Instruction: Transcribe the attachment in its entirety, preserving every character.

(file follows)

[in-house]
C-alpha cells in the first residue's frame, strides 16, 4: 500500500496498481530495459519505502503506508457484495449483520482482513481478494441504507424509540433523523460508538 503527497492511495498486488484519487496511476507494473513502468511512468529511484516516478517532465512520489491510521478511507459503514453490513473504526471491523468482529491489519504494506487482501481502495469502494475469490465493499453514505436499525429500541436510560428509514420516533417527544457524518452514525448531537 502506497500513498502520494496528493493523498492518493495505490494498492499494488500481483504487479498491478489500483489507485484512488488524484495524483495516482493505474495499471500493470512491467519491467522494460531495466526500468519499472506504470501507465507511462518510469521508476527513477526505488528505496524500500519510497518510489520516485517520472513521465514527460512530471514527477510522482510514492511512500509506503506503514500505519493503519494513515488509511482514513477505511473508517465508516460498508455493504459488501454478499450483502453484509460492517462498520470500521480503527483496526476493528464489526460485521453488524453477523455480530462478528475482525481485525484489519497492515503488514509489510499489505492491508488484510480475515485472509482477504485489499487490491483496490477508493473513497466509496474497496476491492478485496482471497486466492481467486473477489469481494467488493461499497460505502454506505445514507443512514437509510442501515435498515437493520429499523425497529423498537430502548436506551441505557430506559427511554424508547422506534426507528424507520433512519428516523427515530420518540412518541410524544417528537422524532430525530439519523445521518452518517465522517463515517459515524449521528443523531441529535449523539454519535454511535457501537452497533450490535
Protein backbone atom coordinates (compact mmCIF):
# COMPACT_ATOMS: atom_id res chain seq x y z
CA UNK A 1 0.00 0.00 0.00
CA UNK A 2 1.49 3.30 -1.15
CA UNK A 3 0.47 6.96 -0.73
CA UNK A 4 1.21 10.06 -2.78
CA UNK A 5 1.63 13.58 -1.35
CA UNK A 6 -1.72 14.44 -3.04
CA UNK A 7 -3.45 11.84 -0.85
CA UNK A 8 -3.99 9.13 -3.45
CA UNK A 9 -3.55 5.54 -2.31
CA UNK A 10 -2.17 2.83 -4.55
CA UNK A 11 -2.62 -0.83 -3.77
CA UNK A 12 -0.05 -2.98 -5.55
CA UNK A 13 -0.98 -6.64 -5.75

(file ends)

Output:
[in-house]
C-alpha cells in the first residue's frame, strides 16, 4: 500500500496498481530495459519505502503506508457484495449483520482482513481478494441504507424509540433523523460508538 503527497492511495498486488484519487496511476507494473513502468511512468529511484516516478517532465512520489491510521478511507459503514453490513473504526471491523468482529491489519504494506487482501481502495469502494475469490465493499453514505436499525429500541436510560428509514420516533417527544457524518452514525448531537 502506497500513498502520494496528493493523498492518493495505490494498492499494488500481483504487479498491478489500483489507485484512488488524484495524483495516482493505474495499471500493470512491467519491467522494460531495466526500468519499472506504470501507465507511462518510469521508476527513477526505488528505496524500500519510497518510489520516485517520472513521465514527460512530471514527477510522482510514492511512500509506503506503514500505519493503519494513515488509511482514513477505511473508517465508516460498508455493504459488501454478499450483502453484509460492517462498520470500521480503527483496526476493528464489526460485521453488524453477523455480530462478528475482525481485525484489519497492515503488514509489510499489505492491508488484510480475515485472509482477504485489499487490491483496490477508493473513497466509496474497496476491492478485496482471497486466492481467486473477489469481494467488493461499497460505502454506505445514507443512514437509510442501515435498515437493520429499523425497529423498537430502548436506551441505557430506559427511554424508547422506534426507528424507520433512519428516523427515530420518540412518541410524544417528537422524532430525530439519523445521518452518517465522517463515517459515524449521528443523531441529535449523539454519535454511535457501537452497533450490535
Protein backbone atom coordinates (compact mmCIF):
# COMPACT_ATOMS: atom_id res chain seq x y z
CA UNK A 1 0.00 0.00 0.00
CA UNK A 2 1.49 3.30 -1.15
CA UNK A 3 0.47 6.96 -0.73
CA UNK A 4 1.21 10.06 -2.78
CA UNK A 5 1.63 13.58 -1.35
CA UNK A 6 -1.72 14.44 -3.04
CA UNK A 7 -3.45 11.84 -0.85
CA UNK A 8 -3.99 9.13 -3.45
CA UNK A 9 -3.55 5.54 -2.31
CA UNK A 10 -2.17 2.83 -4.55
CA UNK A 11 -2.62 -0.83 -3.77
CA UNK A 12 -0.05 -2.98 -5.55
CA UNK A 13 -0.98 -6.64 -5.75